As supplier costs rise, are cheap kebabs a thing of the past in Germany?

Grabbing a kebab, chips or a burger to take away from a snack bar is getting a lot pricier for customers across Germany as suppliers face significantly higher energy and food costs.

A kebab shop in Germany

It’s no longer unusual to pay five euros for a doner kebab, even in Berlin, as Imbissstuben (snack bars) are being forced to raise their prices, German news agency DPA reported.

According to data from the Federal Statistics Office, buying food or drink to take away was around six percent more expensive this March than a year earlier.

“A doner kebab should actually cost 7.30 euros,” Gürsel Ülber, chairman of the board of the Association of Turkish Doner Kebab Manufacturers in Europe, told DPA.

For a long time, kebabs cost around 3.50 euros in  Berlin. Now they’re priced at between five and six euros, which is how much customers in Bavaria and Baden-Württemberg are already paying, Ülber explained, adding that he expected prices to increase further.

Across Germany, the snack bar industry has been hit by rising prices for energy and food.

The German Association of System Gastronomy, which represents chains such as Burger King and Nordsee, said that energy costs and price increases in raw materials, such as beef, were major price drivers, with companies having to pay more for everything, including flour and vegetables.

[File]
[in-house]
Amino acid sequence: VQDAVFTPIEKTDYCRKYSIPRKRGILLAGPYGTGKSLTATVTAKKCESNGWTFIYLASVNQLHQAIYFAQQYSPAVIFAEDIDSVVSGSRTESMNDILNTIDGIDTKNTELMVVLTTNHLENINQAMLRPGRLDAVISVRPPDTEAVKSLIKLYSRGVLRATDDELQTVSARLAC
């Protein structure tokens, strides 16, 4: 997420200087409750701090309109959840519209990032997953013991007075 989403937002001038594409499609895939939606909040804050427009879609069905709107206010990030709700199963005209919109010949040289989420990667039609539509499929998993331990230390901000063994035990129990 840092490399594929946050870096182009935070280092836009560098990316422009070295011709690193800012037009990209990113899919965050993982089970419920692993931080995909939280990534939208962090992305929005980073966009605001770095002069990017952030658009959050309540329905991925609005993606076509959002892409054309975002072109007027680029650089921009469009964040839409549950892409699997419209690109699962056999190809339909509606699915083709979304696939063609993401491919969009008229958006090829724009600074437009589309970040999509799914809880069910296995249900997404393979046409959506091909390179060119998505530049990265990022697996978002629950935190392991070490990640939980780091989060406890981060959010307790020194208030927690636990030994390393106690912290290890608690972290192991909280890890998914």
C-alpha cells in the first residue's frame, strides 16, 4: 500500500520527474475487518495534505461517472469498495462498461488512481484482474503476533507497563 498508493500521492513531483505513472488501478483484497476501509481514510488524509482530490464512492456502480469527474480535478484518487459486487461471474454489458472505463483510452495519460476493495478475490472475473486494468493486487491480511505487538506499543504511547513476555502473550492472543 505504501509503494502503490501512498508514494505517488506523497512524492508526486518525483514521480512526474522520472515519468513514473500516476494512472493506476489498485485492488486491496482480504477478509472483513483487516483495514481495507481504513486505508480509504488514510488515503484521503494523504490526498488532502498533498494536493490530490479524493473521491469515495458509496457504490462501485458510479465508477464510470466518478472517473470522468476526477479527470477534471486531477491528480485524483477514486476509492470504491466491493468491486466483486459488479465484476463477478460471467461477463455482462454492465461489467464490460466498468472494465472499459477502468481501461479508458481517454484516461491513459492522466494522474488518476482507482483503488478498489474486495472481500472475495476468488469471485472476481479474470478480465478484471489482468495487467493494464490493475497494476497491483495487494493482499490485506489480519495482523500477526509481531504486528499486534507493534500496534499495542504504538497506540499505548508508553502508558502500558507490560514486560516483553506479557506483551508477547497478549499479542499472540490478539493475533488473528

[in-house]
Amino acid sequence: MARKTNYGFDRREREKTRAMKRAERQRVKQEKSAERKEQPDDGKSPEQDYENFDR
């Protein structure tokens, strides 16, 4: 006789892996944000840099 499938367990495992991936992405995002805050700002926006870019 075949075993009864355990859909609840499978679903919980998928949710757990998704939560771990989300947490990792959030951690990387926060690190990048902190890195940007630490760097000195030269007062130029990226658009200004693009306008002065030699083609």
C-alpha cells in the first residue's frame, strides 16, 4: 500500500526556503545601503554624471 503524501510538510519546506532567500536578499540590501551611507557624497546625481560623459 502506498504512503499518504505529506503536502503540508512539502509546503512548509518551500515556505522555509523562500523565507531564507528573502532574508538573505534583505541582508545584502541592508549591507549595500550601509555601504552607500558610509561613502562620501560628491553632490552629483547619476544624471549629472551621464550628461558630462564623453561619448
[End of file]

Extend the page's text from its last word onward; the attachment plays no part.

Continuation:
“Due to long-term contractual relationships, some of the price increases can be cushioned,” explained Andrea Belegante, general manager of the association.

‘Massive’ price rise
“But the current price trend means you have to check the prices of individual products carefully.” 

French fries may still be everywhere, but restaurateurs are finding it increasingly hard to get hold of vegetable oil, the German Hotel and Restaurant Association in Bavaria noted.

“Prices have risen massively,” regional manager Thomas Geppert told DPA.

According to a survey from last week, almost two thirds of companies in Bavaria complained about delivery bottlenecks.

These almost always related to vegetable oil, and in every second case to flour, too.

“No one could have expected something like this would happen after the pandemic,” said Geppert. 

Doner kebab manufacturer Ülber said: “It’s difficult to pass on the prices in full because of the competition.”

He is paying significantly more at slaughterhouses, but if he sells his skewers to snack bars at a higher price, they might choose to buy from other suppliers.

“The situation has been very difficult for about six months,” Ülber said, explaining that many companies were no longer making a profit.

He even thought it possible that Germany could see the first doner kebab shops closing in two to three months. For others, he said costs would go up further in autumn at the latest – due to the increase in the minimum wage to twelve euros per hour.

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5 things you need to know about German Glühwein